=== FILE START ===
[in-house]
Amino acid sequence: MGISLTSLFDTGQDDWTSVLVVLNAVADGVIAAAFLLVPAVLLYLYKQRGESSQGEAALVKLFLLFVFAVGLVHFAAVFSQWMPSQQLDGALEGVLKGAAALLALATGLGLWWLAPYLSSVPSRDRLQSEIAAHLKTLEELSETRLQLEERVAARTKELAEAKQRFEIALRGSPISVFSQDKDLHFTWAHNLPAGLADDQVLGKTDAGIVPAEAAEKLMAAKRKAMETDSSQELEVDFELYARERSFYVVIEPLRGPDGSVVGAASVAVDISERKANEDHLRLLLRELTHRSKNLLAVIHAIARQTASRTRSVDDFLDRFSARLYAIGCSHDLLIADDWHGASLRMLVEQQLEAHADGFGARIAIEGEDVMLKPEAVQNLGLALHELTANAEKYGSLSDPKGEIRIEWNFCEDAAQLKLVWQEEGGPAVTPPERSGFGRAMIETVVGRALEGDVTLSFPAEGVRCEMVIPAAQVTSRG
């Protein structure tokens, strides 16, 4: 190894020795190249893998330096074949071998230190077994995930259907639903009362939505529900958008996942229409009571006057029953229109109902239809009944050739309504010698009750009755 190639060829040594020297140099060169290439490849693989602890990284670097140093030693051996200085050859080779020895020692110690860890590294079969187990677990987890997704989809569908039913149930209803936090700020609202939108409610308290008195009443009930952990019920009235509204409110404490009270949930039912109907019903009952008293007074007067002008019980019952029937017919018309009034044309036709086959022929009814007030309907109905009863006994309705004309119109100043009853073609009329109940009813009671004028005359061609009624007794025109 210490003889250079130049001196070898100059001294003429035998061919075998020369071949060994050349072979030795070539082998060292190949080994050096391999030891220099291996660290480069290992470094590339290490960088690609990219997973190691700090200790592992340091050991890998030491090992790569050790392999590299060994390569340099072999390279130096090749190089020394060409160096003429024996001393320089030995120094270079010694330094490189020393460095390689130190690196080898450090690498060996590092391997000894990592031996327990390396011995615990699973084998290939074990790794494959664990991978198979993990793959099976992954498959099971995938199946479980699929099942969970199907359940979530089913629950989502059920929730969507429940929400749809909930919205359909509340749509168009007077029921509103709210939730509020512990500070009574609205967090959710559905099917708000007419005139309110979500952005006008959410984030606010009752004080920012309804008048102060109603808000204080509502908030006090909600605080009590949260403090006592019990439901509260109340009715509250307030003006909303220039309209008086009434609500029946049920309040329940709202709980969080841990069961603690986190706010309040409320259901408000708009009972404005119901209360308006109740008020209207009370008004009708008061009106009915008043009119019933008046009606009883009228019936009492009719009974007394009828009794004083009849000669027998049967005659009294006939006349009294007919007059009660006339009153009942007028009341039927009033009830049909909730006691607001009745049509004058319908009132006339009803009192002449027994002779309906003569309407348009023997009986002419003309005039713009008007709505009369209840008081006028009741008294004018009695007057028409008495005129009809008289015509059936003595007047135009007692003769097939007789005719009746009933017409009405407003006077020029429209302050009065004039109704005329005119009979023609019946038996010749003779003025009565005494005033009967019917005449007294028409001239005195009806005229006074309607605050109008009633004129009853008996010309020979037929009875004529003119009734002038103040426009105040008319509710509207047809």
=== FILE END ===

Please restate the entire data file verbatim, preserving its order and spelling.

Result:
[in-house]
Amino acid sequence: MGISLTSLFDTGQDDWTSVLVVLNAVADGVIAAAFLLVPAVLLYLYKQRGESSQGEAALVKLFLLFVFAVGLVHFAAVFSQWMPSQQLDGALEGVLKGAAALLALATGLGLWWLAPYLSSVPSRDRLQSEIAAHLKTLEELSETRLQLEERVAARTKELAEAKQRFEIALRGSPISVFSQDKDLHFTWAHNLPAGLADDQVLGKTDAGIVPAEAAEKLMAAKRKAMETDSSQELEVDFELYARERSFYVVIEPLRGPDGSVVGAASVAVDISERKANEDHLRLLLRELTHRSKNLLAVIHAIARQTASRTRSVDDFLDRFSARLYAIGCSHDLLIADDWHGASLRMLVEQQLEAHADGFGARIAIEGEDVMLKPEAVQNLGLALHELTANAEKYGSLSDPKGEIRIEWNFCEDAAQLKLVWQEEGGPAVTPPERSGFGRAMIETVVGRALEGDVTLSFPAEGVRCEMVIPAAQVTSRG
């Protein structure tokens, strides 16, 4: 190894020795190249893998330096074949071998230190077994995930259907639903009362939505529900958008996942229409009571006057029953229109109902239809009944050739309504010698009750009755 190639060829040594020297140099060169290439490849693989602890990284670097140093030693051996200085050859080779020895020692110690860890590294079969187990677990987890997704989809569908039913149930209803936090700020609202939108409610308290008195009443009930952990019920009235509204409110404490009270949930039912109907019903009952008293007074007067002008019980019952029937017919018309009034044309036709086959022929009814007030309907109905009863006994309705004309119109100043009853073609009329109940009813009671004028005359061609009624007794025109 210490003889250079130049001196070898100059001294003429035998061919075998020369071949060994050349072979030795070539082998060292190949080994050096391999030891220099291996660290480069290992470094590339290490960088690609990219997973190691700090200790592992340091050991890998030491090992790569050790392999590299060994390569340099072999390279130096090749190089020394060409160096003429024996001393320089030995120094270079010694330094490189020393460095390689130190690196080898450090690498060996590092391997000894990592031996327990390396011995615990699973084998290939074990790794494959664990991978198979993990793959099976992954498959099971995938199946479980699929099942969970199907359940979530089913629950989502059920929730969507429940929400749809909930919205359909509340749509168009007077029921509103709210939730509020512990500070009574609205967090959710559905099917708000007419005139309110979500952005006008959410984030606010009752004080920012309804008048102060109603808000204080509502908030006090909600605080009590949260403090006592019990439901509260109340009715509250307030003006909303220039309209008086009434609500029946049920309040329940709202709980969080841990069961603690986190706010309040409320259901408000708009009972404005119901209360308006109740008020209207009370008004009708008061009106009915008043009119019933008046009606009883009228019936009492009719009974007394009828009794004083009849000669027998049967005659009294006939006349009294007919007059009660006339009153009942007028009341039927009033009830049909909730006691607001009745049509004058319908009132006339009803009192002449027994002779309906003569309407348009023997009986002419003309005039713009008007709505009369209840008081006028009741008294004018009695007057028409008495005129009809008289015509059936003595007047135009007692003769097939007789005719009746009933017409009405407003006077020029429209302050009065004039109704005329005119009979023609019946038996010749003779003025009565005494005033009967019917005449007294028409001239005195009806005229006074309607605050109008009633004129009853008996010309020979037929009875004529003119009734002038103040426009105040008319509710509207047809």